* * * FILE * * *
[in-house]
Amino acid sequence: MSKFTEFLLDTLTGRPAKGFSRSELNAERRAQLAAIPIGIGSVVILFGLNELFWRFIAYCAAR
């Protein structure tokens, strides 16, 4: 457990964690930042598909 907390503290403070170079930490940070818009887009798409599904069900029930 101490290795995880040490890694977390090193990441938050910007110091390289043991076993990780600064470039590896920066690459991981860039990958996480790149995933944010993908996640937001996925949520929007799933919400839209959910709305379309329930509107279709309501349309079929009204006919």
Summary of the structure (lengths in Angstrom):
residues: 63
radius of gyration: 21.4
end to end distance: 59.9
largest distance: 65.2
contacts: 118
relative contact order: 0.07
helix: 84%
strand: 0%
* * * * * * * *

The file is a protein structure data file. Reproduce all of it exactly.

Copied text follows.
[in-house]
Amino acid sequence: MSKFTEFLLDTLTGRPAKGFSRSELNAERRAQLAAIPIGIGSVVILFGLNELFWRFIAYCAAR
């Protein structure tokens, strides 16, 4: 457990964690930042598909 907390503290403070170079930490940070818009887009798409599904069900029930 101490290795995880040490890694977390090193990441938050910007110091390289043991076993990780600064470039590896920066690459991981860039990958996480790149995933944010993908996640937001996925949520929007799933919400839209959910709305379309329930509107279709309501349309079929009204006919």
Summary of the structure (lengths in Angstrom):
residues: 63
radius of gyration: 21.4
end to end distance: 59.9
largest distance: 65.2
contacts: 118
relative contact order: 0.07
helix: 84%
strand: 0%